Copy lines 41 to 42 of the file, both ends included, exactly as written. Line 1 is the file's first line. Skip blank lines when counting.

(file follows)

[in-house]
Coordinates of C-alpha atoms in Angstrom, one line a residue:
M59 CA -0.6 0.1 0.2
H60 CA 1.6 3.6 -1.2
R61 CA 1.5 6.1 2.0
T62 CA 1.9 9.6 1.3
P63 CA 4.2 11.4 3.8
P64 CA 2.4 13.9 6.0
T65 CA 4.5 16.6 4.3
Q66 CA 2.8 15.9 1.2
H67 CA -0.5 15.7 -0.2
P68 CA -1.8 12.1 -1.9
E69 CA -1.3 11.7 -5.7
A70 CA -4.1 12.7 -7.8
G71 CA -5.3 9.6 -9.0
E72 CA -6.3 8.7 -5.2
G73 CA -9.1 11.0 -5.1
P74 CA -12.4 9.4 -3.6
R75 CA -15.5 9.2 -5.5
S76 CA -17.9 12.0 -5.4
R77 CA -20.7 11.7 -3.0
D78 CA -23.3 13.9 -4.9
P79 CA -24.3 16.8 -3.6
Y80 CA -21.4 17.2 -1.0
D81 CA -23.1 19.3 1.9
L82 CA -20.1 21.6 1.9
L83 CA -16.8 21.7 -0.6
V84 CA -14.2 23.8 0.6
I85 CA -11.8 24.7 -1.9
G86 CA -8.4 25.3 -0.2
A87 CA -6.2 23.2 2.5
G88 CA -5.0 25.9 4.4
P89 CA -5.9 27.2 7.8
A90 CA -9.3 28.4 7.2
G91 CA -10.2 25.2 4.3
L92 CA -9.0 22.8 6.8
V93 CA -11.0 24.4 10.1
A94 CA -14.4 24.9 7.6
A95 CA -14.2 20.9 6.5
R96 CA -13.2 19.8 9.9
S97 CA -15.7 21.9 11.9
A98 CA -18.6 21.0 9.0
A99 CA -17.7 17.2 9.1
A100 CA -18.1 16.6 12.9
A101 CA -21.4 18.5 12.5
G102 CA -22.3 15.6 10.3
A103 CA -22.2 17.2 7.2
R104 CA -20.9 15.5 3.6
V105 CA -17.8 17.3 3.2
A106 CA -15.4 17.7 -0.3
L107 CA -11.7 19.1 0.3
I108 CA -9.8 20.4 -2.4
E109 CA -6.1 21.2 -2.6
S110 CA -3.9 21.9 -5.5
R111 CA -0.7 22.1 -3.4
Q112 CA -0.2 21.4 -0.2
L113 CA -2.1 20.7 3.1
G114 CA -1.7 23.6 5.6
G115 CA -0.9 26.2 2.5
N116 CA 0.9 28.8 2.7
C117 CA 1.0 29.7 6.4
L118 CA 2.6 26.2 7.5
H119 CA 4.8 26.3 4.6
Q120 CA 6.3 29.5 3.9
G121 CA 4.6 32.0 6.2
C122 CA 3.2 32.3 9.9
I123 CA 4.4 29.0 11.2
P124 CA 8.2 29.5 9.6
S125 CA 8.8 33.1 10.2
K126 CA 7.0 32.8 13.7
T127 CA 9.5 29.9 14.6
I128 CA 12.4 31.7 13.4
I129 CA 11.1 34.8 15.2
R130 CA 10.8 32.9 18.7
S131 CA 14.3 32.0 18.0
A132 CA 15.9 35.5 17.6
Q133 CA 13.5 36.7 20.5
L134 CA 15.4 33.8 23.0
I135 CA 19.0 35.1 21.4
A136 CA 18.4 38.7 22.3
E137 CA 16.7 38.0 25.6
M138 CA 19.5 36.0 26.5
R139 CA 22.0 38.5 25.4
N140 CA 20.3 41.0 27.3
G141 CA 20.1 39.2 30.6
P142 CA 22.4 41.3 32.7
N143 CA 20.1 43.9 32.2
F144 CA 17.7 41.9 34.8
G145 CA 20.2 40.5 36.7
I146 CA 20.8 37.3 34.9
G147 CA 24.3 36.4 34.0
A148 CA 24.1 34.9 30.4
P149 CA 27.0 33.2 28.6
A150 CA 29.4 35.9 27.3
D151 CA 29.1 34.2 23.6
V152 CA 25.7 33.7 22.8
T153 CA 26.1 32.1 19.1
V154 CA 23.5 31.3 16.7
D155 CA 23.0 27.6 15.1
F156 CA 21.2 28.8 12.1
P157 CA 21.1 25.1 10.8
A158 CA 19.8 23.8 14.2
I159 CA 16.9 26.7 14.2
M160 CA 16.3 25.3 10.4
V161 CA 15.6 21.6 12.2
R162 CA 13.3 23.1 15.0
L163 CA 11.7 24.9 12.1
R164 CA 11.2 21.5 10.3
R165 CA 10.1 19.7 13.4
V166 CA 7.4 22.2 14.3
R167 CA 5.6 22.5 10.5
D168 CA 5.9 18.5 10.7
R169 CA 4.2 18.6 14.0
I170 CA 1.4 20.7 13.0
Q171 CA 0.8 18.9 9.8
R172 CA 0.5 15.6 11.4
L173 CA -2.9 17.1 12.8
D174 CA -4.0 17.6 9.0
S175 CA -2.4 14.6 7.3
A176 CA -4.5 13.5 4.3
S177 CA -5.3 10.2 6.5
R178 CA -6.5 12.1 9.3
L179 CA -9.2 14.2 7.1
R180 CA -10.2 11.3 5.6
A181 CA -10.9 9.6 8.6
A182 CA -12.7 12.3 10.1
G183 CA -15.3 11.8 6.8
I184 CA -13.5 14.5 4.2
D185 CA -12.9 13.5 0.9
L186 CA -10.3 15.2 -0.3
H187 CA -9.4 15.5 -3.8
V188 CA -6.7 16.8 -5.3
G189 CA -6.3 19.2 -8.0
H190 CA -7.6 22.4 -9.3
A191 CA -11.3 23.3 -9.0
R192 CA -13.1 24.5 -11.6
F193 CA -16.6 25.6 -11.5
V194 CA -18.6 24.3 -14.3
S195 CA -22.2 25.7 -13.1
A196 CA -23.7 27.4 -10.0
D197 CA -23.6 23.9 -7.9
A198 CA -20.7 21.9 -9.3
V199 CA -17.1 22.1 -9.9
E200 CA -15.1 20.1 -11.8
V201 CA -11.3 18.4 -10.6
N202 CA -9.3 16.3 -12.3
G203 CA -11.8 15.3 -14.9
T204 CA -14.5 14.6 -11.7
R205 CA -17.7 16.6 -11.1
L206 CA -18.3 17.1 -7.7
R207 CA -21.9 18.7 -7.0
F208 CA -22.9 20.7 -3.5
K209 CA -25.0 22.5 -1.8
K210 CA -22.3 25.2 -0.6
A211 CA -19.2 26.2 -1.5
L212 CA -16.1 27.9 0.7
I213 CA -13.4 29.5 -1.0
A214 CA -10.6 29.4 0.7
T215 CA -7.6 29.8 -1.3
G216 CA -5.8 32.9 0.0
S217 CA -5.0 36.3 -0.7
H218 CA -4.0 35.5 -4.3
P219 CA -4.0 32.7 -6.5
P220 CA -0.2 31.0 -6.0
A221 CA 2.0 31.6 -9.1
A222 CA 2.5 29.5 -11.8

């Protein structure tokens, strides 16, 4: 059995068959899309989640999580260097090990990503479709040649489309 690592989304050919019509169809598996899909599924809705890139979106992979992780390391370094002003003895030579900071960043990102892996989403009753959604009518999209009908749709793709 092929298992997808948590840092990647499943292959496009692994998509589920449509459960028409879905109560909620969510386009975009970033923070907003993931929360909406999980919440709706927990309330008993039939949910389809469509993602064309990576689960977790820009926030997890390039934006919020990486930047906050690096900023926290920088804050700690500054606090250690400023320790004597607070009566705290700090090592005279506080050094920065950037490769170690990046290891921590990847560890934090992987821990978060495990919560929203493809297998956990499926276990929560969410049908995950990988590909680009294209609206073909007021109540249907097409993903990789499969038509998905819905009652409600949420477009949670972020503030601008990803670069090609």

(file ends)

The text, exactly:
S97 CA -15.7 21.9 11.9
A98 CA -18.6 21.0 9.0